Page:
For about eight months of the year, the town of White Lake is a quiet and serene area that is all but a tranquil step-sister to the nearby county seat of Elizabethtown.
But for the remaining four months — generally May through August — peaceful little White Lake’s population of about 850 explodes exponentially until it is bursting at the seams with visitors from up and down the East Coast.
Today’s story by Staff Writer Erin Smith on Page 1A will give you an idea just how this past summer was for White Lake, but it’s only a slice of what the lake area is like each and every summer.
The town, by comparison, remains a babe since it wasn’t incorporated until 1951 — a full 50 years after the first commercial operation was established there. But every summer, the crystal clear lake attracts more than 200,000 visitors to enjoy the warm, calm waters and the pure white beaches.
Not a single visitor comes for taverns or clubs or dance halls or other nightlife found in many of the bigger places miles away. There are none of those things at the lake. But what there is — cabins, campsites, trailer parks, mom and pop stores, arcades and children’s rides, more than 1,200 acres of swimming, boating and jet ski waters — offers couples and families nothing but pure relaxation for a day, weekend, week or the entire summer.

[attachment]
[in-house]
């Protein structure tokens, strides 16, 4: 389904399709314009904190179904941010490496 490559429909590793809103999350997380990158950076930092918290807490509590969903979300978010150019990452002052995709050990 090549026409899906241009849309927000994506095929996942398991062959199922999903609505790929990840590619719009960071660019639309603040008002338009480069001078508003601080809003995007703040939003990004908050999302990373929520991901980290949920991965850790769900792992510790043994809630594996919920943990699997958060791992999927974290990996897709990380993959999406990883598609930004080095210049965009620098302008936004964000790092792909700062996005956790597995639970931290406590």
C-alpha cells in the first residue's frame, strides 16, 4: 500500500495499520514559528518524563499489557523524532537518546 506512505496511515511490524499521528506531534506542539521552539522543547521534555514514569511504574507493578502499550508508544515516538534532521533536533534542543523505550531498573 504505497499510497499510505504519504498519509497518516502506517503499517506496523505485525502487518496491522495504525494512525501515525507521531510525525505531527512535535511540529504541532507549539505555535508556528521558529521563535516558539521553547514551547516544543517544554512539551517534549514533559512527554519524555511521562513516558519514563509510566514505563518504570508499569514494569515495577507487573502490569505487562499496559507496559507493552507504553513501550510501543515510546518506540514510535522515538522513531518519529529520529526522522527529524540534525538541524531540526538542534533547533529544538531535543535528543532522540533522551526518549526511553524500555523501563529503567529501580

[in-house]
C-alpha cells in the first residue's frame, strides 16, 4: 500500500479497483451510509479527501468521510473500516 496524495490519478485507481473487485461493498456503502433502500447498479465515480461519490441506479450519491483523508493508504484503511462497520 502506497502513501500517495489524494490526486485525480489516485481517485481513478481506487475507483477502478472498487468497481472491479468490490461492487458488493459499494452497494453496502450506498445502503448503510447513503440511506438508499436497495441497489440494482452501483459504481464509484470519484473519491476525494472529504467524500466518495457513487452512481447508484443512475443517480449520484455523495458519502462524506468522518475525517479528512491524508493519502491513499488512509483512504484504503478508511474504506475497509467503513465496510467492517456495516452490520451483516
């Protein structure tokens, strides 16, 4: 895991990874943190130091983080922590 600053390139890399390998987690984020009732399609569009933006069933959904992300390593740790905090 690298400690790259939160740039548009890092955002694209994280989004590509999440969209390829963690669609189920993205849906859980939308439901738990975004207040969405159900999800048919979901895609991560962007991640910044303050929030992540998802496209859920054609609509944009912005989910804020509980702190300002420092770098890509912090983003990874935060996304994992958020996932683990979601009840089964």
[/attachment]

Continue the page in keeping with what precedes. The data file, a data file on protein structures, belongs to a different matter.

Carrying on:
White Lake is hardly a hidden gem. It made headlines more than 50 years ago when Patsy Cline made the lake her weekend getaway while her then-husband Charles Dick was serving at Fort Bragg. Since those early days, the lake is a draw for vacationers from every nook and cranny of the East Coast.
And White Lake’s waters, which is fed by subterranean springs, and beaches, have been tabbed the nation’s safest because there are no currents, no tides, no hazardous depressions or real dangers of any kind to swimmers.
The resort community, however, has summertime ripple effects that reach deep into Bladen County.
Because White Lake has only the basics to offer its influx of visitors each summer — vacationers and town folks each prefer it that way — it means those looking for additional shopping, restaurants and activities will venture out to Elizabethtown and beyond. Anyone wandering along West Broad Street in downtown Elizabethtown during the Fourth of July Sidewalk Sale will run into numerous folks from out of state who are staying at White Lake and spending their money elsewhere.
Bladen County certainly has plenty to offer its residents and visitors alike, but White Lake — at least during the four prime vacation months — may rank at the top of the list.